Q&A June 2012, Part II
Hi Richard: On June the 15th I had the extreme pleasure of meeting Joe Boyd. My seat for Kate McGariggle's tribute show at Massey Hall was directly beside the sound board. I noticed this very cool debonair man whispering into the sound mixers ear every now and then and brought about my curiosity to whom he was. Alas when he said Joe Boyd I was flabbergasted. He did produce some fine moments in your musical history and was wondering what you could tell us about the great Joe Boyd. Be fun to hear some stories or a story and I think Hand of Kindness is one of many high points in your career as well as replacing Gerry Rafferty's mix in Shoot Out The Lights. He told me he is turning 70 soon and still has a youthful glow about him and watching his face light up in those special music moments he is still very much into great music. Thanks Richard. Greg Viner - Toronto Canada
From my perspective, Joe is one of the most important people in music, and has been for the last 50 years. If you read his book, White Bicycles, you come to realize that he was in the right place at the right time more than almost anyone else; but achieving that isn't luck, it's knowing what's truly good at the time it's going down, and wanting to be close to it. Without Joe, would we have heard Nick Drake? The Incredible String Band? Maybe Fairport would have found a record deal somewhere, but the chances of being produced by someone sympathetic are very slim. Most of the good Boyd stories are in the book, of course. I'm just grateful for Joe's existence, and I'm glad we still do the odd project together.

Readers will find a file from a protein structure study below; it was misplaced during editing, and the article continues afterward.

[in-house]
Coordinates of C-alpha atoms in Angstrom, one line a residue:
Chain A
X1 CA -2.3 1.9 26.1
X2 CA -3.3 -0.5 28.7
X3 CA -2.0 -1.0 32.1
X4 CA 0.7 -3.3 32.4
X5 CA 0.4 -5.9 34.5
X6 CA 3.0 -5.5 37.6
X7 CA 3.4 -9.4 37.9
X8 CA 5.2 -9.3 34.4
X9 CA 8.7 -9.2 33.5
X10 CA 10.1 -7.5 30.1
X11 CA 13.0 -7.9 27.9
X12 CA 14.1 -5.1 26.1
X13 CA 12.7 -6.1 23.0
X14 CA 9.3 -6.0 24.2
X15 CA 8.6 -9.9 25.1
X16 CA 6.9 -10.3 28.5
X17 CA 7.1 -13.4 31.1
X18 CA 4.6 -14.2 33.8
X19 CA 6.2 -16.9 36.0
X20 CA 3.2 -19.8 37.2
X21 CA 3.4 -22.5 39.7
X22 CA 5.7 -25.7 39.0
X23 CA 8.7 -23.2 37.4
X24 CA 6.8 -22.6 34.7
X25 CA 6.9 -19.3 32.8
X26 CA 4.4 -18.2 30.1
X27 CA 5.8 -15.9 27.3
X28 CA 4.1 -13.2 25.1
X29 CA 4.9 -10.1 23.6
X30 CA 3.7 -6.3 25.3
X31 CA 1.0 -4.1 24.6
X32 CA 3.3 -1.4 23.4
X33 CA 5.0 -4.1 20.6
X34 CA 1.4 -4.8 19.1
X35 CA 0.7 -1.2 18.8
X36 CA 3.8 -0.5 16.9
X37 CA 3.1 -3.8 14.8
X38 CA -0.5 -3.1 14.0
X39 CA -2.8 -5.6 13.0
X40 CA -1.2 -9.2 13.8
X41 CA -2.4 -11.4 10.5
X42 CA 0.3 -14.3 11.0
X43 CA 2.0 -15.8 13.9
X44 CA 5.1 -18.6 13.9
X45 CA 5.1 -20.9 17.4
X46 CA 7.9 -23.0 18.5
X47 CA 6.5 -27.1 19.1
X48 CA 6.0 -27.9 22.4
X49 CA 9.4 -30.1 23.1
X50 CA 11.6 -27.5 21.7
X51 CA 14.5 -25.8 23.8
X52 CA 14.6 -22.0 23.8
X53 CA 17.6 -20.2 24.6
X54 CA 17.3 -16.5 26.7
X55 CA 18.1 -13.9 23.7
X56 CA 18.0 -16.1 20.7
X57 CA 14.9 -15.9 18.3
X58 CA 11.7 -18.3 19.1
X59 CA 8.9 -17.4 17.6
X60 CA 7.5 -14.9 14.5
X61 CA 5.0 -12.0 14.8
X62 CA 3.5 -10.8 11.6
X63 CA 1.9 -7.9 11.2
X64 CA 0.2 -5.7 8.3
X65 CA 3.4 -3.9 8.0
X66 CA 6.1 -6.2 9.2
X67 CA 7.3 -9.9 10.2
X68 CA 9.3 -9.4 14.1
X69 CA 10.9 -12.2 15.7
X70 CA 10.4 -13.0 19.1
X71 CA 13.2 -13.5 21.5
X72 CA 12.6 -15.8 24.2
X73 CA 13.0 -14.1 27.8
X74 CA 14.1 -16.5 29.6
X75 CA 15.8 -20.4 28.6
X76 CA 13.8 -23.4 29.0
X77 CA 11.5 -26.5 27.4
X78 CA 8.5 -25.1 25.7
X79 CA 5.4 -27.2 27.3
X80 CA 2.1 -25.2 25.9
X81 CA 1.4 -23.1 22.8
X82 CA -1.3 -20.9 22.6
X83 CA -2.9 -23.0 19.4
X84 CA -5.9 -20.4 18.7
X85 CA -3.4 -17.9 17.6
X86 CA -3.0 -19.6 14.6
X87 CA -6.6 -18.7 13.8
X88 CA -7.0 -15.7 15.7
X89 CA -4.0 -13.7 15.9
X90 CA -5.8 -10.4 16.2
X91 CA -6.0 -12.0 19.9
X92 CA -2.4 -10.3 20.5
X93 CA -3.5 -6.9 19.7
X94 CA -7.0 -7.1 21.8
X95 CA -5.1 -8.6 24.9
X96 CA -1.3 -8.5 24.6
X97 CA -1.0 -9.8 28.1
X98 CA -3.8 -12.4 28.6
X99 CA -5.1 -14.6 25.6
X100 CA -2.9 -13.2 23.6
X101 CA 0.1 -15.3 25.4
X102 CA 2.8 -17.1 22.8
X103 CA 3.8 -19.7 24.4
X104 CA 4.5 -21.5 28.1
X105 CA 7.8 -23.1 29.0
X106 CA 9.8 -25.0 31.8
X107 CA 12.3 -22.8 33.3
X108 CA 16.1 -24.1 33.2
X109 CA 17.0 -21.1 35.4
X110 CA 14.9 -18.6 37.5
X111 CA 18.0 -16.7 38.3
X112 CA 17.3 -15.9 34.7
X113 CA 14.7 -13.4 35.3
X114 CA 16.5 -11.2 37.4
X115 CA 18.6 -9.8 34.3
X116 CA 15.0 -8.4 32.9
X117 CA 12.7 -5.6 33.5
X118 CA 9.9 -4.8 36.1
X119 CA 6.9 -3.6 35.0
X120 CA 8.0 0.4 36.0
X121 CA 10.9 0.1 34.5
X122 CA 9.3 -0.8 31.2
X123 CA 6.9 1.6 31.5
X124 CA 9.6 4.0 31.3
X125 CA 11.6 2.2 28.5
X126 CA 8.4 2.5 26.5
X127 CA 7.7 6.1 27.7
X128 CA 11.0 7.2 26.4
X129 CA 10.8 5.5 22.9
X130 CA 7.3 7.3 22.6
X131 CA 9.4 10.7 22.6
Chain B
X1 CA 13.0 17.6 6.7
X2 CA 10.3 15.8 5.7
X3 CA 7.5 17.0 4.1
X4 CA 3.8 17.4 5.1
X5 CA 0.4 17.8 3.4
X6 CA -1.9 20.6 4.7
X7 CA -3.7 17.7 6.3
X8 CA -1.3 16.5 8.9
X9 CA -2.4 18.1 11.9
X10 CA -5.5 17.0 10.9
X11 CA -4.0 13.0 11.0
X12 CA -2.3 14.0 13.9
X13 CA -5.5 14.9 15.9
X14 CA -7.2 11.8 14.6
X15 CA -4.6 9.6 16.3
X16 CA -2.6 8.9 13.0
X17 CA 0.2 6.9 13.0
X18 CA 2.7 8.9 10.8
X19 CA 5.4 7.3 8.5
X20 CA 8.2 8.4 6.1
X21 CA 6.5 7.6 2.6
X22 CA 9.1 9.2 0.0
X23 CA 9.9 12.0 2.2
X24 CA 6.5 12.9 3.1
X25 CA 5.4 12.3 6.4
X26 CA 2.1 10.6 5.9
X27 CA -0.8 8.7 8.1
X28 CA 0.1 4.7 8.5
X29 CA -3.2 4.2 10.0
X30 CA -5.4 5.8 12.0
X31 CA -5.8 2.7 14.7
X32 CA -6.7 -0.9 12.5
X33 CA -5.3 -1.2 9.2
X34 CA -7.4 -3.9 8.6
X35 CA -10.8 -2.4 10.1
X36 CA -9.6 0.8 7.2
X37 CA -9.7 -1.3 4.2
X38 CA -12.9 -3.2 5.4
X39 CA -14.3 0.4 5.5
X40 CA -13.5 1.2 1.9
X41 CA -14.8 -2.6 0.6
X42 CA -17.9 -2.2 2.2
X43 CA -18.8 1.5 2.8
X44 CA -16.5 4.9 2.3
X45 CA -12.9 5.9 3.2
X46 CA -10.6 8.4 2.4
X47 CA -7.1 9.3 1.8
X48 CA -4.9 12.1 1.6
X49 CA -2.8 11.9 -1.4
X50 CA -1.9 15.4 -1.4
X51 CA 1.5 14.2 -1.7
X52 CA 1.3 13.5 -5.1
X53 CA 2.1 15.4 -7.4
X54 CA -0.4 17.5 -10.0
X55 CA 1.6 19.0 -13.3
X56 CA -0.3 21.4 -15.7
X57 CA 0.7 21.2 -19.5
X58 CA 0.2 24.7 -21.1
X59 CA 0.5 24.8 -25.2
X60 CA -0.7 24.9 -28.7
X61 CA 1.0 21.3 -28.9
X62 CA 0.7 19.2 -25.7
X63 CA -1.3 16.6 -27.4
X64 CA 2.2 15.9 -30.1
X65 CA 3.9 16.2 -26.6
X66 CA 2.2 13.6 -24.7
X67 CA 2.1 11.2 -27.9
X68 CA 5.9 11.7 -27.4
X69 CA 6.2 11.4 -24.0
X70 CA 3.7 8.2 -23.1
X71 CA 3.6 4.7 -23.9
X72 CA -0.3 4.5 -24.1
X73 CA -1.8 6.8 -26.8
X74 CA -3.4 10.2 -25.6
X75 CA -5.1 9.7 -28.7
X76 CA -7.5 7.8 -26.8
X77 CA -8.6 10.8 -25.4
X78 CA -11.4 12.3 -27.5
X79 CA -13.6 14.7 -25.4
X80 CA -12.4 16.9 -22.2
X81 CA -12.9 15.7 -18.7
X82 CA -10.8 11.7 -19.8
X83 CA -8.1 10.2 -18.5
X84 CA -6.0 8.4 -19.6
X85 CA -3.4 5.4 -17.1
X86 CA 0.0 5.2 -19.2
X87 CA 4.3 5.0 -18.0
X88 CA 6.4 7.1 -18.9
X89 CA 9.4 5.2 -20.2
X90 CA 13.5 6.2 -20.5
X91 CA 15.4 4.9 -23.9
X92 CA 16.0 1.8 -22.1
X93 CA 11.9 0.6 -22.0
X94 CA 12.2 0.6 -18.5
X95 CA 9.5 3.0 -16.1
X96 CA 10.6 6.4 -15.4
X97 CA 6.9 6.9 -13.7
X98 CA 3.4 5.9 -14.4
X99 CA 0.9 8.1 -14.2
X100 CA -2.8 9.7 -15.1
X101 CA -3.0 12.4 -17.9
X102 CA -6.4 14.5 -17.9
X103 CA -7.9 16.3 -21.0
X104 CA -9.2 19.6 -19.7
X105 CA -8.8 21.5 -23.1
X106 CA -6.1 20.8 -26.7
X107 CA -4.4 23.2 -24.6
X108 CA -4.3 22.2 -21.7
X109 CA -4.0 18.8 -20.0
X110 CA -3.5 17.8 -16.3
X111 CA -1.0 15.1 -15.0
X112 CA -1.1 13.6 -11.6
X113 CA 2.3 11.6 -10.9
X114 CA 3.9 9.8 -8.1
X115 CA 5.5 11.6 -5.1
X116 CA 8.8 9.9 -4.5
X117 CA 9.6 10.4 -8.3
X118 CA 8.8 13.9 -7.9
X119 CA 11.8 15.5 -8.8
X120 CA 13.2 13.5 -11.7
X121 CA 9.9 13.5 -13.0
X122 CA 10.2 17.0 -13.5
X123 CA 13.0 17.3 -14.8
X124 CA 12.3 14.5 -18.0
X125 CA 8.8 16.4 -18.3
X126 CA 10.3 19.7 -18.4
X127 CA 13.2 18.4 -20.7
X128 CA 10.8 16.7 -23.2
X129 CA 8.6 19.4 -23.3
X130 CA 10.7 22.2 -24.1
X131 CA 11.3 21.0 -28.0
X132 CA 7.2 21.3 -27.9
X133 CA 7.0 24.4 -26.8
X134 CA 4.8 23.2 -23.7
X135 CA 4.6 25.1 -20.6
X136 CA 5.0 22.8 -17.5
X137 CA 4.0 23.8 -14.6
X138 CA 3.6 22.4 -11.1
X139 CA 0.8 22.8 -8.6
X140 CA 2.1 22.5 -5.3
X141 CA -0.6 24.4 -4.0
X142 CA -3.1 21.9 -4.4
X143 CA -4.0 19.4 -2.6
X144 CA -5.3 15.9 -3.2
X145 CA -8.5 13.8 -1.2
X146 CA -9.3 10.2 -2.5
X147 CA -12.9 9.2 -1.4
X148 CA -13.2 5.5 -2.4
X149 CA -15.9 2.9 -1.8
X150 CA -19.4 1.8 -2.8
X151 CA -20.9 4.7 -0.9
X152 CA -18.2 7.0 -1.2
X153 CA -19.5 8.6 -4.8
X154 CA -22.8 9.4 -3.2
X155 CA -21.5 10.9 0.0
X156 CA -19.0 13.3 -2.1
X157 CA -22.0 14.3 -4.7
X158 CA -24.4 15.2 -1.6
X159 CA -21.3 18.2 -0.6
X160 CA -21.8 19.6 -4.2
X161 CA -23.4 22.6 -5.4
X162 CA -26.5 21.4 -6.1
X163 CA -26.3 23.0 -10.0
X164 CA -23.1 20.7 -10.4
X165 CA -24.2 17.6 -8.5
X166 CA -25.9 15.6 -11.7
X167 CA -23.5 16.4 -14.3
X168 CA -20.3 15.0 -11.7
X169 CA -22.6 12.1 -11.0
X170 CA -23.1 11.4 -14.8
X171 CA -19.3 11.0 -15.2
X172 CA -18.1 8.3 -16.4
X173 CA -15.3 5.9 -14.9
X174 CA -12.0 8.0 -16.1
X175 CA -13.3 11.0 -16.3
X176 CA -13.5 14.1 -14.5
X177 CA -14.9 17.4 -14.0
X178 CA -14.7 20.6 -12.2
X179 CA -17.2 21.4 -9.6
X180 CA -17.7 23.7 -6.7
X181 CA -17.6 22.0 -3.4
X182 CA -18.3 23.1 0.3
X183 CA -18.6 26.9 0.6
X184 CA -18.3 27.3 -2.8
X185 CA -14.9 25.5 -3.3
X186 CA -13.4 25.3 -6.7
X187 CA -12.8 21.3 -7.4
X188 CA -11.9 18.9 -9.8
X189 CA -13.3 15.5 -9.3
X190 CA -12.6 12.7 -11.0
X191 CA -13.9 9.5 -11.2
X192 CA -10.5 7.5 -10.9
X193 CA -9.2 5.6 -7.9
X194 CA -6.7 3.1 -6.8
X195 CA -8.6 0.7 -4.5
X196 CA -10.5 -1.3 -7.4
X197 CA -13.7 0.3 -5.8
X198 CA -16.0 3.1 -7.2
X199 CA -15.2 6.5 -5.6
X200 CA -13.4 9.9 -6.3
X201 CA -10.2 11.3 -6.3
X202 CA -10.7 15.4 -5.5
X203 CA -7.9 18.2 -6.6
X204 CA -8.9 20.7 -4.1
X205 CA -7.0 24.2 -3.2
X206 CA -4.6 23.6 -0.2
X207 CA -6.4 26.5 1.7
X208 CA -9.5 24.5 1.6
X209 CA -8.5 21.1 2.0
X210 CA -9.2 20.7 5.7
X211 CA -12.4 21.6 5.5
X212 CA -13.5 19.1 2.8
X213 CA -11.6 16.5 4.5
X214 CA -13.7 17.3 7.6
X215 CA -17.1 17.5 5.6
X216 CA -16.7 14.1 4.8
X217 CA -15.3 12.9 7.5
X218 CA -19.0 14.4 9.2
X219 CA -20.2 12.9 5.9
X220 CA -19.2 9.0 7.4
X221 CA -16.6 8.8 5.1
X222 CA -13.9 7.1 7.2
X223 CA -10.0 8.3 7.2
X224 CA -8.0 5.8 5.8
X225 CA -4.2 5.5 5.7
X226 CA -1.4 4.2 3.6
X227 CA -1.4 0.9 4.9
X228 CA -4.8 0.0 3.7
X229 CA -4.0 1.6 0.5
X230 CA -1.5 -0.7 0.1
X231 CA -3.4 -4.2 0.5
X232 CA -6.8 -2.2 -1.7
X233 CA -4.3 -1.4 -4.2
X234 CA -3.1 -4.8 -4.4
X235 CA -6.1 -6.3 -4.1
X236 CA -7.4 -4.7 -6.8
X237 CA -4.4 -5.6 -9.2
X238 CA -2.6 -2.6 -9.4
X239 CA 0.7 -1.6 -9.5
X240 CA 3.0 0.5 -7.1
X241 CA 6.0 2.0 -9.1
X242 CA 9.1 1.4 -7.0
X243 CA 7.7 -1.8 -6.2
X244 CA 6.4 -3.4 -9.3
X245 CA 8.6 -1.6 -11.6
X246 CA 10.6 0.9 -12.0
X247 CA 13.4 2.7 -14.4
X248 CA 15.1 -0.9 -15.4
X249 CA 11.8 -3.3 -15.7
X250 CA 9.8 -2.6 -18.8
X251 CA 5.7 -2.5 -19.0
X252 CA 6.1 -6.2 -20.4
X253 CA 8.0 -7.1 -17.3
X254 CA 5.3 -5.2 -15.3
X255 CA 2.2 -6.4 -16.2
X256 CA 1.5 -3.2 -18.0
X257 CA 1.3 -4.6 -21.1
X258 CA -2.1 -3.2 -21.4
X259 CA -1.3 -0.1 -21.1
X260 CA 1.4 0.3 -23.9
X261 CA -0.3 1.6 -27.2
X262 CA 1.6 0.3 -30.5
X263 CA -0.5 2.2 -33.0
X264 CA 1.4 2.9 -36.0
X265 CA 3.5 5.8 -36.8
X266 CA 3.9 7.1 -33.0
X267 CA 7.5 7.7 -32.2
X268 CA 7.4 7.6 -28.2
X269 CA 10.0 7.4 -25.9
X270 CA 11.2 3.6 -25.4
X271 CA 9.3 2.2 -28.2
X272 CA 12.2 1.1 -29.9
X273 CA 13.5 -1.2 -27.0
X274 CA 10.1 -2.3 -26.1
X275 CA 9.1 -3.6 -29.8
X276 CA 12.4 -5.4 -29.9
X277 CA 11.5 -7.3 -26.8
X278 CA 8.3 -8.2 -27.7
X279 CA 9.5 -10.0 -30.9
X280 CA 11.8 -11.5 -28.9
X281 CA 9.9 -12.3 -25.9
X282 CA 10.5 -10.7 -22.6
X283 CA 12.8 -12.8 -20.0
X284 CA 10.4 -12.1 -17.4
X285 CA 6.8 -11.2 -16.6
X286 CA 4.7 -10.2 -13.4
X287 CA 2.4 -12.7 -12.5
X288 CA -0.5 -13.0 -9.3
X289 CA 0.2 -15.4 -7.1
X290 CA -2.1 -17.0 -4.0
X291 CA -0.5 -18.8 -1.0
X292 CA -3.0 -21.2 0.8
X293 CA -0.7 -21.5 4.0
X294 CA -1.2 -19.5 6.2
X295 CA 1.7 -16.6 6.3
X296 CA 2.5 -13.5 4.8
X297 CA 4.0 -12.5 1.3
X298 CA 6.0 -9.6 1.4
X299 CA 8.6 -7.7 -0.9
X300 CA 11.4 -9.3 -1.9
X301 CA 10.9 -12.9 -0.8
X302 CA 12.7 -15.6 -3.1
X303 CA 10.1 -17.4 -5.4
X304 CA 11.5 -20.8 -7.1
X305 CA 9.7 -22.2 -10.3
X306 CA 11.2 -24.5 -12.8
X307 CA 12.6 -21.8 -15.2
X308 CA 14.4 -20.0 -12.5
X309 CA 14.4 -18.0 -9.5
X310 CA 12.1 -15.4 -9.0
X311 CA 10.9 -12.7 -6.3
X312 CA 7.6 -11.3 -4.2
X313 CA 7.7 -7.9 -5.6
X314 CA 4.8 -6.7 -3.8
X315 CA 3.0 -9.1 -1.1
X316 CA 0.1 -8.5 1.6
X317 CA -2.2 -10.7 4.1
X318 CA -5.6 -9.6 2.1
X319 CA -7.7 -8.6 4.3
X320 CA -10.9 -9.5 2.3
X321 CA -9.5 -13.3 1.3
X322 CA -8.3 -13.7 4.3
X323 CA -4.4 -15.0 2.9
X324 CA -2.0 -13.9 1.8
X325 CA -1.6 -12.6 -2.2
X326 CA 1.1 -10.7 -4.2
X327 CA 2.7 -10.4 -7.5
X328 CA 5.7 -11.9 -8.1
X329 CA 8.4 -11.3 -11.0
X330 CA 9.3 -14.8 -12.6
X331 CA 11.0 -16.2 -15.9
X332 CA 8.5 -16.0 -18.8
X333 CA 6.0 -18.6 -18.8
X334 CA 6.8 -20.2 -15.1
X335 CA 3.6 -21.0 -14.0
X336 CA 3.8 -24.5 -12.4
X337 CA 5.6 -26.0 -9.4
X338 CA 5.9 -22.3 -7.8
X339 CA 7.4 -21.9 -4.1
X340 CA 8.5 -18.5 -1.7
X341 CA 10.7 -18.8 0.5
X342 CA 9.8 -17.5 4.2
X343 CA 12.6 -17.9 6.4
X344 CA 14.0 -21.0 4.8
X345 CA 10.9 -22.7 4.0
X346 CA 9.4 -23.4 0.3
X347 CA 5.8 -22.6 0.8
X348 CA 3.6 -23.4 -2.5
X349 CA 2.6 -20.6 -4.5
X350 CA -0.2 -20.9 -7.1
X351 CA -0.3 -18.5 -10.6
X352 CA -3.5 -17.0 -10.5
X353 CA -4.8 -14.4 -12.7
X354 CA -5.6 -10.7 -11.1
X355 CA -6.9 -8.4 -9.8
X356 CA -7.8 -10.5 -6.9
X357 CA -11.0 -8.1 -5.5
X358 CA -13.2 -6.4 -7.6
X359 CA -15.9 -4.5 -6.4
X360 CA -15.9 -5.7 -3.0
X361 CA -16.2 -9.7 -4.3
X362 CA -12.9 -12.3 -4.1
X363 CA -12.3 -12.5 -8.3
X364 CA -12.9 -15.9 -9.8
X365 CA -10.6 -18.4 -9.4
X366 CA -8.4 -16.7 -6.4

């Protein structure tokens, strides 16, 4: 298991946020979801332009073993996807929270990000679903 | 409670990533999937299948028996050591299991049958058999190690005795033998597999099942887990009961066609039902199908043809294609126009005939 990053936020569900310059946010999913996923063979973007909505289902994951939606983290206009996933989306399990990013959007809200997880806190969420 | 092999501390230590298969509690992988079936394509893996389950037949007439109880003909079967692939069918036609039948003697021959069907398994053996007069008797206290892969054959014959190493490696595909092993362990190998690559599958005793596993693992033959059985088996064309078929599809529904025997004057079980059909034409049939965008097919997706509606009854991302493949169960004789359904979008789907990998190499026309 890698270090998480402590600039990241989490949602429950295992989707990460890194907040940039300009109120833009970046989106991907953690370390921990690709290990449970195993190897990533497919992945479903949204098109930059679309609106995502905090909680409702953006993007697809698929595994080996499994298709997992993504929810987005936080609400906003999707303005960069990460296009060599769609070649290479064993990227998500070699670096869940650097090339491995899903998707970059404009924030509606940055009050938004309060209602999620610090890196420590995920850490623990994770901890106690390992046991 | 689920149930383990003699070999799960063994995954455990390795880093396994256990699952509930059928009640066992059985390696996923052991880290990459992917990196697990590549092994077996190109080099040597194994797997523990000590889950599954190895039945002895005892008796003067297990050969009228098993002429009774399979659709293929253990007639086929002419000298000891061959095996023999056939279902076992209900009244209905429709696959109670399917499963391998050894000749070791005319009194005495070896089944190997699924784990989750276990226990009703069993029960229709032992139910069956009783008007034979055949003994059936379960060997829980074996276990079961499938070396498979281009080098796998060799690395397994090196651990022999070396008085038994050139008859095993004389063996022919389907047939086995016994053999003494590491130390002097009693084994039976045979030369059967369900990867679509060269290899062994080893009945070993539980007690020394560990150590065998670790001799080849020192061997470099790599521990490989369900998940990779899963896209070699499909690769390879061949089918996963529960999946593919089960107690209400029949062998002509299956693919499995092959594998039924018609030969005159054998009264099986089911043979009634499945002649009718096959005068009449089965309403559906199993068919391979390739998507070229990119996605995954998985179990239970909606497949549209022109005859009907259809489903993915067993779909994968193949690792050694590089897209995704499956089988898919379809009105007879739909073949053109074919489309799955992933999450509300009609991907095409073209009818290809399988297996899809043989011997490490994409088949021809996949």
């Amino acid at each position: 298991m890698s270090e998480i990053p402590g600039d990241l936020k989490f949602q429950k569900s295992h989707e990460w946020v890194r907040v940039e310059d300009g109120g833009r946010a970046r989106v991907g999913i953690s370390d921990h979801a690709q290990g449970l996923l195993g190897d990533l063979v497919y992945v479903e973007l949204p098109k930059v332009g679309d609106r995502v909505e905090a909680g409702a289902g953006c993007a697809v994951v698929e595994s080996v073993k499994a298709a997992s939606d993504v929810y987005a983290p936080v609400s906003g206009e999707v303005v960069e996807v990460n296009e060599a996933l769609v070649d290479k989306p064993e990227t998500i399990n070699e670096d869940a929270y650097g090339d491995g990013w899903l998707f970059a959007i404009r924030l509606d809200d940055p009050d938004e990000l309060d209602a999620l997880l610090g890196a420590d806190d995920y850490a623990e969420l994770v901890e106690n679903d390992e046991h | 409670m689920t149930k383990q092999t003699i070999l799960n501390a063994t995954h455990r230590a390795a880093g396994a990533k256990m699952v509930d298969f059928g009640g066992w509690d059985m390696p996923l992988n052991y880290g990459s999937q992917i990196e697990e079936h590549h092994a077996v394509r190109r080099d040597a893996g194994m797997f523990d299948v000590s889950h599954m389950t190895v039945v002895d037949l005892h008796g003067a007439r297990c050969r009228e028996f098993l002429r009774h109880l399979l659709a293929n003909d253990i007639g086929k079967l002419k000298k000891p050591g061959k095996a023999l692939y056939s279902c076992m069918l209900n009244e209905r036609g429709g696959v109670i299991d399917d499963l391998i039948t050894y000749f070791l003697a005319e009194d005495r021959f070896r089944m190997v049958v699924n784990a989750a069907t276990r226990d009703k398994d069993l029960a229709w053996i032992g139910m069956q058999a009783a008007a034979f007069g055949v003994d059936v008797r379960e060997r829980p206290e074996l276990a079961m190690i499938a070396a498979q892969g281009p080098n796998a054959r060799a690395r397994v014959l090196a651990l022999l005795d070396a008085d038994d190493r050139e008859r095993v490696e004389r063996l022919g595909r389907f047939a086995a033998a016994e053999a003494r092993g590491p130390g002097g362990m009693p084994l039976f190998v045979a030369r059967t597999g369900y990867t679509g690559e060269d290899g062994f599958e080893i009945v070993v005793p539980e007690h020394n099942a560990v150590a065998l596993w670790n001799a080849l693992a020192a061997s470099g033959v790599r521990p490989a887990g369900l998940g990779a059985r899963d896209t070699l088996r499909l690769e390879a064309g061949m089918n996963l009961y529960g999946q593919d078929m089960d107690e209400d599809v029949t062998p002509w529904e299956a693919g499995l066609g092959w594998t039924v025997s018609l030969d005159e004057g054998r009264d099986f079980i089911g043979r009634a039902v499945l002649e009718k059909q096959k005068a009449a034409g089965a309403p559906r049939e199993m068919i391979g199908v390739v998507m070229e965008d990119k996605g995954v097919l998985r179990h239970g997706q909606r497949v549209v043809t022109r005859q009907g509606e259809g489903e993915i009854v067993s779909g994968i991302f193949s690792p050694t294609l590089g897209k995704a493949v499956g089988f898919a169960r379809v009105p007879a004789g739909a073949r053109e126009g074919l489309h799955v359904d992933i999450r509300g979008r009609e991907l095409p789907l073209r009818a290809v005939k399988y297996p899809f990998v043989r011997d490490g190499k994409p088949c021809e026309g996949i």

Good day, I'm a huge Richard Thompson fan from Italy and I write to you for brief information. Probably you've been asked this millions of times, but: is there ever going to be a DVD release of Cabaret of Souls? Thank you and best regards. Vittorio Bonzi
We have a CD due to come out this Autumn, but no DVD yet. We hope this might be something that fits PBS programming.
What with your having featured a silver band on I Want to See the Bright Lights Tonight and Georgie on a Spree (and maybe others I can't think of at the moment), I wonder if you've heard any of the collaboration between The Unthanks and Brighouse and Rastrick Brass Band and, if so, any views on it? Do you ever think of recording again with a completely different line-up from the usual electric band - say, all acoustic, (mandolin, fiddle, accordion etc) or a brass band? James Howard
I grew up listening to brass and silver bands, and love the sound and skill level. I used quartets and quintets on many recordings. The Unthanks project is great, and I'm always glad to see genres and traditions overlapping. I'd love to do more with brass, and several tracks on my next CD are with all-acoustic band. For the immediate future, it's going to be the electric trio.